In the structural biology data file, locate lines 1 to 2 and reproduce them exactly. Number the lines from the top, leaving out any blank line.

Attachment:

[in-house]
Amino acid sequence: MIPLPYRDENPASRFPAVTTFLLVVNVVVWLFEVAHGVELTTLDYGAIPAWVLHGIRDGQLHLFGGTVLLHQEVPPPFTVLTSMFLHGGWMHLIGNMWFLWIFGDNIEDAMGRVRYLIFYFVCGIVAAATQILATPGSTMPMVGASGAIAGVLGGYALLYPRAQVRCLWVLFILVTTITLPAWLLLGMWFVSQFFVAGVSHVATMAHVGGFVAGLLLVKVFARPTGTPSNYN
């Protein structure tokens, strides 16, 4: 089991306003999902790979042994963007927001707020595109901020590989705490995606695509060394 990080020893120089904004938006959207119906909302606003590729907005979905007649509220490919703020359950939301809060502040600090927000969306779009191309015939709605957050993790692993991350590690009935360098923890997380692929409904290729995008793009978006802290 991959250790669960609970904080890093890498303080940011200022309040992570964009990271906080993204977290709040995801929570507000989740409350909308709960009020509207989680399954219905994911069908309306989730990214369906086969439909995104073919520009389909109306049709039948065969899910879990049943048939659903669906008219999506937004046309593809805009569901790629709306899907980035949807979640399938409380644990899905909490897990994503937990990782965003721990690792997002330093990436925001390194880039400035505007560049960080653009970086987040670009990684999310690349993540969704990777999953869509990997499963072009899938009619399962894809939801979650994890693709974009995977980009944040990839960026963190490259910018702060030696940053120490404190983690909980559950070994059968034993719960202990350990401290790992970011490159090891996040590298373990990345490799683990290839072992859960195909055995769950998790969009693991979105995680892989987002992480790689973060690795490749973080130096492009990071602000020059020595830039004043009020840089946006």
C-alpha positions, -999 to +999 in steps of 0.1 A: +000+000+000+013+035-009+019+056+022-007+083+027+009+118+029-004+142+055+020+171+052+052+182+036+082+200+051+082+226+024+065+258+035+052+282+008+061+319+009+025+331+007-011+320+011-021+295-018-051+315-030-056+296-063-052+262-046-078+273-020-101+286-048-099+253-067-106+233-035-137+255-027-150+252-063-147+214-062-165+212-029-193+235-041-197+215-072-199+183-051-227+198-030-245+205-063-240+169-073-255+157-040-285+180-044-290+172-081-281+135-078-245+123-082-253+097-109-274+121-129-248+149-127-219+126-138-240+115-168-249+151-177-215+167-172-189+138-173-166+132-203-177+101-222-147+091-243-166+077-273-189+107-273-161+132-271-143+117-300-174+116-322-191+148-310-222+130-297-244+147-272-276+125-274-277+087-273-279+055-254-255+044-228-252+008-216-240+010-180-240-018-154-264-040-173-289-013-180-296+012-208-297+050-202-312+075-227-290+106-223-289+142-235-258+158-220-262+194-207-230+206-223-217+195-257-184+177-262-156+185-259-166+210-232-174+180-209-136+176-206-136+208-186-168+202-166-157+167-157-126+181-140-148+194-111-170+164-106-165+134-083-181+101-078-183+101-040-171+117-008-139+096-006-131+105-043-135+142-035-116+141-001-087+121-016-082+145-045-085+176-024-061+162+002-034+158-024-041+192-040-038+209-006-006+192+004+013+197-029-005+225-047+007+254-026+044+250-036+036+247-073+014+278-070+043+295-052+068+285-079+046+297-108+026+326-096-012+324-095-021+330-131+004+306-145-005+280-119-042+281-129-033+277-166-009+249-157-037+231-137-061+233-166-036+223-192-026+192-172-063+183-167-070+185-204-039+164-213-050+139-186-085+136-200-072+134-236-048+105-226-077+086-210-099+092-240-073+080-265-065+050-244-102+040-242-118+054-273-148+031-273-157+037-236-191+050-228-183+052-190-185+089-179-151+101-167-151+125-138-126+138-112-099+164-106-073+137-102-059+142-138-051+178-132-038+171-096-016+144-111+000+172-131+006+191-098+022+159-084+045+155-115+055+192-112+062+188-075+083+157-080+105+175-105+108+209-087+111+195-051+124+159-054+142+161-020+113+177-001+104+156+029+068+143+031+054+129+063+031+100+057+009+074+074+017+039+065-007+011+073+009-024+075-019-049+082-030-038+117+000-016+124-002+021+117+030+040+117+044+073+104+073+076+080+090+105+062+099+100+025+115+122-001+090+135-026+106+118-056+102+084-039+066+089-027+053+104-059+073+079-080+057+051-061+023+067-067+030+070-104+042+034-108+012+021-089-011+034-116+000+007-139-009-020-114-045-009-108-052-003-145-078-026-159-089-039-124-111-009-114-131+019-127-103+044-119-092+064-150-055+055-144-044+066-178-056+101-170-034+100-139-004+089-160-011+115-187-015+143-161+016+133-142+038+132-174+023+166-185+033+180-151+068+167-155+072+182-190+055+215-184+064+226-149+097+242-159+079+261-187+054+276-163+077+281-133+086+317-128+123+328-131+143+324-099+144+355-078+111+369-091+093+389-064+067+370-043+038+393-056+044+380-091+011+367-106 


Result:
[in-house]
Amino acid sequence: MIPLPYRDENPASRFPAVTTFLLVVNVVVWLFEVAHGVELTTLDYGAIPAWVLHGIRDGQLHLFGGTVLLHQEVPPPFTVLTSMFLHGGWMHLIGNMWFLWIFGDNIEDAMGRVRYLIFYFVCGIVAAATQILATPGSTMPMVGASGAIAGVLGGYALLYPRAQVRCLWVLFILVTTITLPAWLLLGMWFVSQFFVAGVSHVATMAHVGGFVAGLLLVKVFARPTGTPSNYN